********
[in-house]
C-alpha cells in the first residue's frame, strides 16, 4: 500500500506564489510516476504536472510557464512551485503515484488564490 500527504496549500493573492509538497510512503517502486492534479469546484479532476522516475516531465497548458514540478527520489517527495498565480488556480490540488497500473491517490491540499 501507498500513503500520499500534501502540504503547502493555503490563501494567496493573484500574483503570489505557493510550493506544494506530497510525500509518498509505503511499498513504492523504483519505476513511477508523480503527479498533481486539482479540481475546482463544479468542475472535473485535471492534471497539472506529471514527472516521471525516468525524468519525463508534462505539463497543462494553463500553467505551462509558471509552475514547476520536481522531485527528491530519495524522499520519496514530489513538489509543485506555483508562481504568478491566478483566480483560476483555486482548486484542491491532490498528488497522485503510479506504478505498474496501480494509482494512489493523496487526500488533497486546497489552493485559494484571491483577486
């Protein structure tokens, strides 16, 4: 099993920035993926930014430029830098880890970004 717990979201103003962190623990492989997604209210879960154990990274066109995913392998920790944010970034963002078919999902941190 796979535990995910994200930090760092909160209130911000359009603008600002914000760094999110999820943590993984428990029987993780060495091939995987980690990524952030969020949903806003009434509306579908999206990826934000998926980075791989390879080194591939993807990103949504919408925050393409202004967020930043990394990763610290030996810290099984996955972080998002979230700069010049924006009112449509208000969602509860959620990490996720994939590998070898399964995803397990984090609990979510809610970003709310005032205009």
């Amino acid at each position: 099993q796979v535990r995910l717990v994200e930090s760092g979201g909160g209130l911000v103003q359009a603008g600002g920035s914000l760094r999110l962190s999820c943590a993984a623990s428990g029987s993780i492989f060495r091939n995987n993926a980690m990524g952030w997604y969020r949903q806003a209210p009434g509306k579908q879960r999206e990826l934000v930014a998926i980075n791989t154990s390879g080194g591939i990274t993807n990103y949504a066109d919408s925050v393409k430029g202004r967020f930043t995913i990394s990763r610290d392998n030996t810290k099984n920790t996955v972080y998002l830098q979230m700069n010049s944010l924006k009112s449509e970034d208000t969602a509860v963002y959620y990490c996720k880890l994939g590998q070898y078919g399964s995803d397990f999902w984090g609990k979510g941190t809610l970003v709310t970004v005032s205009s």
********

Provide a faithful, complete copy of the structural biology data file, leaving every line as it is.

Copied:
[in-house]
C-alpha cells in the first residue's frame, strides 16, 4: 500500500506564489510516476504536472510557464512551485503515484488564490 500527504496549500493573492509538497510512503517502486492534479469546484479532476522516475516531465497548458514540478527520489517527495498565480488556480490540488497500473491517490491540499 501507498500513503500520499500534501502540504503547502493555503490563501494567496493573484500574483503570489505557493510550493506544494506530497510525500509518498509505503511499498513504492523504483519505476513511477508523480503527479498533481486539482479540481475546482463544479468542475472535473485535471492534471497539472506529471514527472516521471525516468525524468519525463508534462505539463497543462494553463500553467505551462509558471509552475514547476520536481522531485527528491530519495524522499520519496514530489513538489509543485506555483508562481504568478491566478483566480483560476483555486482548486484542491491532490498528488497522485503510479506504478505498474496501480494509482494512489493523496487526500488533497486546497489552493485559494484571491483577486
């Protein structure tokens, strides 16, 4: 099993920035993926930014430029830098880890970004 717990979201103003962190623990492989997604209210879960154990990274066109995913392998920790944010970034963002078919999902941190 796979535990995910994200930090760092909160209130911000359009603008600002914000760094999110999820943590993984428990029987993780060495091939995987980690990524952030969020949903806003009434509306579908999206990826934000998926980075791989390879080194591939993807990103949504919408925050393409202004967020930043990394990763610290030996810290099984996955972080998002979230700069010049924006009112449509208000969602509860959620990490996720994939590998070898399964995803397990984090609990979510809610970003709310005032205009």
């Amino acid at each position: 099993q796979v535990r995910l717990v994200e930090s760092g979201g909160g209130l911000v103003q359009a603008g600002g920035s914000l760094r999110l962190s999820c943590a993984a623990s428990g029987s993780i492989f060495r091939n995987n993926a980690m990524g952030w997604y969020r949903q806003a209210p009434g509306k579908q879960r999206e990826l934000v930014a998926i980075n791989t154990s390879g080194g591939i990274t993807n990103y949504a066109d919408s925050v393409k430029g202004r967020f930043t995913i990394s990763r610290d392998n030996t810290k099984n920790t996955v972080y998002l830098q979230m700069n010049s944010l924006k009112s449509e970034d208000t969602a509860v963002y959620y990490c996720k880890l994939g590998q070898y078919g399964s995803d397990f999902w984090g609990k979510g941190t809610l970003v709310t970004v005032s205009s």